Cigarette smoke and smoking-induced inflammation decrease cystic fibrosis transmembrane conductance regulator (CFTR) activity and mucociliary transport in the nasal airway and cultured bronchial epithelial cells. This raises the possibility that lower airway CFTR dysfunction may contribute to the pathophysiology of COPD. We compared lower airway CFTR activity in current and former smokers with COPD, current smokers without COPD, and lifelong nonsmokers to examine the relationships between clinical characteristics and CFTR expression and function.
Demographic, spirometry, and symptom questionnaire data were collected. CFTR activity was determined by nasal potential difference (NPD) and lower airway potential difference (LAPD) assays. The primary measure of CFTR function was the total change in chloride transport (Δchloride-free isoproterenol). CFTR protein expression in endobronchial biopsy specimens was measured by Western blot.
Compared with healthy nonsmokers (n = 11), current smokers (n = 17) showed a significant reduction in LAPD CFTR activity (Δchloride-free isoproterenol, −8.70 mV vs −15.9 mV; P = .003). Similar reductions were observed in smokers with and without COPD. Former smokers with COPD (n = 7) showed a nonsignificant reduction in chloride conductance (−12.7 mV). A similar pattern was observed for CFTR protein expression. Univariate analysis demonstrated correlations between LAPD CFTR activity and current smoking, the presence of chronic bronchitis, and dyspnea scores.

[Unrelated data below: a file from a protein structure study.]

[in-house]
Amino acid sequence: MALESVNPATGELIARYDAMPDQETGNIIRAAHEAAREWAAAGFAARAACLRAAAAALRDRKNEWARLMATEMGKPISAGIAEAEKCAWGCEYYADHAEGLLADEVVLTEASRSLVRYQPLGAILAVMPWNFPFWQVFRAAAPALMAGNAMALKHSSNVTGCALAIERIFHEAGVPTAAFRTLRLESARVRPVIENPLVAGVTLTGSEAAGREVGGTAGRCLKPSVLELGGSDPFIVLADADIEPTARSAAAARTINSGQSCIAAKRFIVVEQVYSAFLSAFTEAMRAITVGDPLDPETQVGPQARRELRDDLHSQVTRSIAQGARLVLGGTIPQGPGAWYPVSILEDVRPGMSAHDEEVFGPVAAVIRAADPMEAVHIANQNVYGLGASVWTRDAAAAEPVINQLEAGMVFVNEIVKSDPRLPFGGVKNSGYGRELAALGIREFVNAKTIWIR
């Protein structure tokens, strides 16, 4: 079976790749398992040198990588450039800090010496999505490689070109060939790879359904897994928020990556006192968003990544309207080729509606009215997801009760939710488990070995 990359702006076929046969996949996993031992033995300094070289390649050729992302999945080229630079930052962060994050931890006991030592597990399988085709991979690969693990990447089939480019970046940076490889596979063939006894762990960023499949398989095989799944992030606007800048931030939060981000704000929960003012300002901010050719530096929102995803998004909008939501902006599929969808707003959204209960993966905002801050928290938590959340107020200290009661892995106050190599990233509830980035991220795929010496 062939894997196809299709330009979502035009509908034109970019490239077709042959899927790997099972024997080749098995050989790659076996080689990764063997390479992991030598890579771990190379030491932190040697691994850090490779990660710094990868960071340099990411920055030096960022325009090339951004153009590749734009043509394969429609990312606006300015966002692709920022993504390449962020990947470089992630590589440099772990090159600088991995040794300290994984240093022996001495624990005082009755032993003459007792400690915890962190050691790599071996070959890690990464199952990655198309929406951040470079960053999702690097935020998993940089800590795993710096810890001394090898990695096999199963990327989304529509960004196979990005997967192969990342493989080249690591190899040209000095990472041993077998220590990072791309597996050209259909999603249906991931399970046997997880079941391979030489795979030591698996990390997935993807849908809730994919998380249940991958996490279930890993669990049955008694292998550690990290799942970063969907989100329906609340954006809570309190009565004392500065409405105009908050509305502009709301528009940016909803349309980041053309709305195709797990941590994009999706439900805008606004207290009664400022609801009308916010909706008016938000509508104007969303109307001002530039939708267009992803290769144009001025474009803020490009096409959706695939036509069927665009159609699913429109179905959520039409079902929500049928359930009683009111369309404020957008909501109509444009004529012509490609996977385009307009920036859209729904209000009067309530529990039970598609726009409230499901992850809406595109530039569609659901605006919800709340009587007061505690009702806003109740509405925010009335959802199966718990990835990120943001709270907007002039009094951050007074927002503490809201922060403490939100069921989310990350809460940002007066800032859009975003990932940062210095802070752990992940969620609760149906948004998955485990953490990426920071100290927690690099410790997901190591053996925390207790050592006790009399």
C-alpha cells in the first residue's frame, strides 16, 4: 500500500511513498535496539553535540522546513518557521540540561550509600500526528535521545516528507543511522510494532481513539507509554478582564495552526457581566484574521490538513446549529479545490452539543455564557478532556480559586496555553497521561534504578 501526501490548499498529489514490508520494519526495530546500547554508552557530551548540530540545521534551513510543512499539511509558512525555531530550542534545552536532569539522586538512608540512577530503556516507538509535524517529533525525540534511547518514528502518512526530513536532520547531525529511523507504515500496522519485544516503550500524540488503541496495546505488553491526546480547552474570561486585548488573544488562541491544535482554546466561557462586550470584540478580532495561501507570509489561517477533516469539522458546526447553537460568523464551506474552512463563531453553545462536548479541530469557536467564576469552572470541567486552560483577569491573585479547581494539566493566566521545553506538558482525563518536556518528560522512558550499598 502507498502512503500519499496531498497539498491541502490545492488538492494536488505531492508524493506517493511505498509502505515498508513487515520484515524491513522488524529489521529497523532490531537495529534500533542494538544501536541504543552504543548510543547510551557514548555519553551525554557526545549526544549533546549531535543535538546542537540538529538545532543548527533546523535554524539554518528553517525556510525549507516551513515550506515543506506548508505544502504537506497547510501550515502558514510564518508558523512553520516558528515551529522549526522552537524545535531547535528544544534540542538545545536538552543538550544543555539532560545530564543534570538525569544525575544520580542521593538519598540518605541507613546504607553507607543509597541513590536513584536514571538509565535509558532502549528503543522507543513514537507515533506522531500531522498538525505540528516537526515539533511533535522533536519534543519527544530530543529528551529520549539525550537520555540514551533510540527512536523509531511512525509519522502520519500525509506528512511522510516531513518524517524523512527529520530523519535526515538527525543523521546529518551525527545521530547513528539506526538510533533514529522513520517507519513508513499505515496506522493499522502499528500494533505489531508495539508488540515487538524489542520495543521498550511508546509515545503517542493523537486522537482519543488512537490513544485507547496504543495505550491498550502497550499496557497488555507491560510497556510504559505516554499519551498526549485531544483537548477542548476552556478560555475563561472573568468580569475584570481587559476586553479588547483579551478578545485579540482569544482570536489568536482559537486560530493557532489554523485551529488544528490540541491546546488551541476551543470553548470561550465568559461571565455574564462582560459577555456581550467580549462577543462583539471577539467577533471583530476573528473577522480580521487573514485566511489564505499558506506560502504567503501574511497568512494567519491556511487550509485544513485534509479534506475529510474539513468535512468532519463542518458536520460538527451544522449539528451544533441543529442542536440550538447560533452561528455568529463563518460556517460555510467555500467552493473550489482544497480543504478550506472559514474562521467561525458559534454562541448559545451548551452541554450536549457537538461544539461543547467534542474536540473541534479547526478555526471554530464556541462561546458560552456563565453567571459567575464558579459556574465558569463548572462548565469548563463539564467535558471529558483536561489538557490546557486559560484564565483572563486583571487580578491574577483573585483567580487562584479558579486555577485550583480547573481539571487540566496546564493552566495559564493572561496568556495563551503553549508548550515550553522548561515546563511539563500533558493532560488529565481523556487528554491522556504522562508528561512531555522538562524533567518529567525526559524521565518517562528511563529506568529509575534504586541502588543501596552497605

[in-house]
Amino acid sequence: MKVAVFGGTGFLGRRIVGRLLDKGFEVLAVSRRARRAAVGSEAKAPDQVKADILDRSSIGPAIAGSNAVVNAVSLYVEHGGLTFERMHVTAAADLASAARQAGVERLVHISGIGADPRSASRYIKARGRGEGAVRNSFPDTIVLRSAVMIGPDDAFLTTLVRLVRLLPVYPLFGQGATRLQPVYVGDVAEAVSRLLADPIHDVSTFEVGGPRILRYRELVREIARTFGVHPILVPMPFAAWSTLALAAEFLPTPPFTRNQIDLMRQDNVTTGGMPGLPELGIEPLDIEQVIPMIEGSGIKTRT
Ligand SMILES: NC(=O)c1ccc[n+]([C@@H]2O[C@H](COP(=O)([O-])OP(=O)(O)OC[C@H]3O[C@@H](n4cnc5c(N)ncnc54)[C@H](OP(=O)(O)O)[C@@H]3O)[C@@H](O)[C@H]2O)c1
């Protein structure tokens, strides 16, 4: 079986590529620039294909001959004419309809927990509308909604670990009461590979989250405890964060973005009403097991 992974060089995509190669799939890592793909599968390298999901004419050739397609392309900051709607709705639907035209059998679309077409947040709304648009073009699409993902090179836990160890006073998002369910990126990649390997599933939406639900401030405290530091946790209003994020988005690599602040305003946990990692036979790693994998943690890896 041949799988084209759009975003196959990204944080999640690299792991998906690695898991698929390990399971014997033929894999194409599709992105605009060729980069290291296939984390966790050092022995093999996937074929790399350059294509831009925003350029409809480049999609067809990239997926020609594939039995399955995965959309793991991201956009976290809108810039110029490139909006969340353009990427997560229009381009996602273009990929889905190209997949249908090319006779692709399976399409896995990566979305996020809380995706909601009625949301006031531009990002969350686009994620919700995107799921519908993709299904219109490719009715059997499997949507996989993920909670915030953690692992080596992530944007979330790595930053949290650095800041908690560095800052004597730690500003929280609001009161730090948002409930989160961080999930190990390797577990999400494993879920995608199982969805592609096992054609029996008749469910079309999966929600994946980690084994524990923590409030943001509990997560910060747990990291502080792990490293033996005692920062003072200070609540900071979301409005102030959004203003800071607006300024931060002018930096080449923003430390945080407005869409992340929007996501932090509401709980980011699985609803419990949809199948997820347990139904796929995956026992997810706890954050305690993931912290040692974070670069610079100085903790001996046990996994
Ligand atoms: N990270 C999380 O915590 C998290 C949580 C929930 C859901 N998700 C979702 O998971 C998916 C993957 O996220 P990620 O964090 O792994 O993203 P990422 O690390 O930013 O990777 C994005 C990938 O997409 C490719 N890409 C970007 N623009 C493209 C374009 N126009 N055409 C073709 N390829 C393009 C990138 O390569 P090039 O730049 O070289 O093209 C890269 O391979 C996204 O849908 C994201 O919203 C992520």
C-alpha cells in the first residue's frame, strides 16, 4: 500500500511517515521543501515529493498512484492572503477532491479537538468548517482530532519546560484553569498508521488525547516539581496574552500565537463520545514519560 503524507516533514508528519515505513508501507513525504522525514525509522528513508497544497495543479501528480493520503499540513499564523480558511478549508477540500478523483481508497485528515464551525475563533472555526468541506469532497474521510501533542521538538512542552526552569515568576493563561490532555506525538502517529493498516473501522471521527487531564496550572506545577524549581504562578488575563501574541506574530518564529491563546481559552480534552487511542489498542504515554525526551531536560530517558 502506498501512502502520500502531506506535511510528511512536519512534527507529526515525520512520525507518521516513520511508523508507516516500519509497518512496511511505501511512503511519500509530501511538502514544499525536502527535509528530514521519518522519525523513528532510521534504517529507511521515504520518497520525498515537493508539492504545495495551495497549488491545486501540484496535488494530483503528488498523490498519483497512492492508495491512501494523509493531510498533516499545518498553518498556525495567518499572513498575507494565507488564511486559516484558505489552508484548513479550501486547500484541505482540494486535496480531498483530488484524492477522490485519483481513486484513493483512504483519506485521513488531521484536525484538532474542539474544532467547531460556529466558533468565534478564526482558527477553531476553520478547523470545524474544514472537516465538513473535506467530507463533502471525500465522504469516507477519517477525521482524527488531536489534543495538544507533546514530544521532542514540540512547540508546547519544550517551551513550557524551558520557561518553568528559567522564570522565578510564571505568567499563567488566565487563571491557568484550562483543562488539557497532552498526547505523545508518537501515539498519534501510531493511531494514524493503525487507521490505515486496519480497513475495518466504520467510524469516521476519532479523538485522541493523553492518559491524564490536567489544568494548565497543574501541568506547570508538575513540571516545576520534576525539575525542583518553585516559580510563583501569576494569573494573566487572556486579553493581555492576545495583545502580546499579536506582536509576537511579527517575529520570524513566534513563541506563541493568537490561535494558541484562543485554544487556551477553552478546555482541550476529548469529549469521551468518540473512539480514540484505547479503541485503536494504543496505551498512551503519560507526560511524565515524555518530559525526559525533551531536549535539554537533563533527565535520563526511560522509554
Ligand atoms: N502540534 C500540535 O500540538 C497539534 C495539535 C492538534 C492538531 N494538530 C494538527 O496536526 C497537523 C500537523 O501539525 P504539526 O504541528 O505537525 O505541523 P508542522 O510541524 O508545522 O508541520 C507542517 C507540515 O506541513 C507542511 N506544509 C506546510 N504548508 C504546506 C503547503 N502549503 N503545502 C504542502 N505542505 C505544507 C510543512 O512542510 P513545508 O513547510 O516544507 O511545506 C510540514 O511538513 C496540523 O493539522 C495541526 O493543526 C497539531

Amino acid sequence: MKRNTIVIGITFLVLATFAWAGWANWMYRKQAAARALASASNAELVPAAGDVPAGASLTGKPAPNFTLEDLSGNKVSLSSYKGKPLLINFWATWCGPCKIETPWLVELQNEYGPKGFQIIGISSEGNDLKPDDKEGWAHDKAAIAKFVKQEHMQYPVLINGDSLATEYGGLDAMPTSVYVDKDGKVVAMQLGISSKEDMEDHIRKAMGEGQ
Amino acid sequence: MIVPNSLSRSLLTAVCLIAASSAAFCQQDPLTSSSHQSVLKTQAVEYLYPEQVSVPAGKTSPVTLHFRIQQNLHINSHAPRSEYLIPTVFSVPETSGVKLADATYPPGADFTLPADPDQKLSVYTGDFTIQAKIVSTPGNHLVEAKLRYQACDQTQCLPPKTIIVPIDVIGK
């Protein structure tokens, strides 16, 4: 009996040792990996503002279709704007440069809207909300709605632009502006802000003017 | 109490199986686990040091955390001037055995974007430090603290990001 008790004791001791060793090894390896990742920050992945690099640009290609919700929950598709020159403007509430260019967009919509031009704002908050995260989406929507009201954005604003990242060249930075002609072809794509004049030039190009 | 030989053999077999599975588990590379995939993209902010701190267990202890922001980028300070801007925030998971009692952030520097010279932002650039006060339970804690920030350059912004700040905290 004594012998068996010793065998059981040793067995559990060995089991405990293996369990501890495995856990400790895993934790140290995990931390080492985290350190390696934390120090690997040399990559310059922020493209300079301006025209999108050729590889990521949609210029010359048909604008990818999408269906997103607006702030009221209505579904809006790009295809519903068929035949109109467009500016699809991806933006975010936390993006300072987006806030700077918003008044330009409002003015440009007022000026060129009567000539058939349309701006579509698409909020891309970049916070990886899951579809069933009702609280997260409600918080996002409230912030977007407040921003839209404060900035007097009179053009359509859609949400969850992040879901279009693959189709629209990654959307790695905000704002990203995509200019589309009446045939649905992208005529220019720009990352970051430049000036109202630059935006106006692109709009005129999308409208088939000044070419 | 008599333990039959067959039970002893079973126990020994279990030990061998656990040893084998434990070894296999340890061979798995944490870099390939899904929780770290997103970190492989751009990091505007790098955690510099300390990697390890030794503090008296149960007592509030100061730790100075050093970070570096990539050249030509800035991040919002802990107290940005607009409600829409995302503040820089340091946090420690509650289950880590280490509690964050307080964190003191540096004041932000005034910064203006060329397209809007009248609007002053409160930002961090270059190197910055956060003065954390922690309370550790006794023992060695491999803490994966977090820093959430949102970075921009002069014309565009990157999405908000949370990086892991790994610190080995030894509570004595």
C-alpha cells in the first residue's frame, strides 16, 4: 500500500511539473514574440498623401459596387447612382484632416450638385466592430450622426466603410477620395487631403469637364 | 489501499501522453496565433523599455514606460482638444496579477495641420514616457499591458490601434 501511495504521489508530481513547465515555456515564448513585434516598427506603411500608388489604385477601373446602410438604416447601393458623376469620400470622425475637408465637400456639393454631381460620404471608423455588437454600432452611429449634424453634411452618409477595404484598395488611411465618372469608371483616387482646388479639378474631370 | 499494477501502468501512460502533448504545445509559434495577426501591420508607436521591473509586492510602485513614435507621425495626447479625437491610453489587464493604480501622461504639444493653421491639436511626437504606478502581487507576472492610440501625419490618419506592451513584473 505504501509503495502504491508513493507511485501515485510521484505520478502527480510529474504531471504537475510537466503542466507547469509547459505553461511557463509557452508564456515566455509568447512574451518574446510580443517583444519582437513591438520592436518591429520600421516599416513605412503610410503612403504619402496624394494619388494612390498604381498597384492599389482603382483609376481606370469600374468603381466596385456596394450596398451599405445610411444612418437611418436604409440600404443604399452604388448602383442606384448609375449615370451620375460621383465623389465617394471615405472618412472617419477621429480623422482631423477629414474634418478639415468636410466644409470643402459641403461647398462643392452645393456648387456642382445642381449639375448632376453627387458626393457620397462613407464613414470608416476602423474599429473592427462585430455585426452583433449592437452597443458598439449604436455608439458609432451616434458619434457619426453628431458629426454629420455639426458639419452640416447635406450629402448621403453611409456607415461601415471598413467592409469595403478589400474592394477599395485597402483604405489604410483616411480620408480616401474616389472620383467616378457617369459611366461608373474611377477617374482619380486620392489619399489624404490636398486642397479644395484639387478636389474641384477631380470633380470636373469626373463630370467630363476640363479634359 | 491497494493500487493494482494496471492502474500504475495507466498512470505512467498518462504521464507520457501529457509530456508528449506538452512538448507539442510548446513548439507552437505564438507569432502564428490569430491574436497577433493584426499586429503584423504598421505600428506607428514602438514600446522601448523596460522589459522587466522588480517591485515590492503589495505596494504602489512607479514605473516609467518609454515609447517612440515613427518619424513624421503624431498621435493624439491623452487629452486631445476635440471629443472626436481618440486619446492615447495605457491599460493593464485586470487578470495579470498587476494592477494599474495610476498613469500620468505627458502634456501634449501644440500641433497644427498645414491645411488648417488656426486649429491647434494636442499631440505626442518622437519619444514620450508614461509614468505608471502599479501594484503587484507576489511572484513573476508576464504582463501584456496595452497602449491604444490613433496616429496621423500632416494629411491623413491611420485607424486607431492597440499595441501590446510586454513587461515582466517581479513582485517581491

Smokers with and without COPD have reduced lower airway CFTR activity compared with healthy nonsmokers, and this finding correlates with disease phenotype. Acquired CFTR dysfunction may contribute to COPD pathogenesis.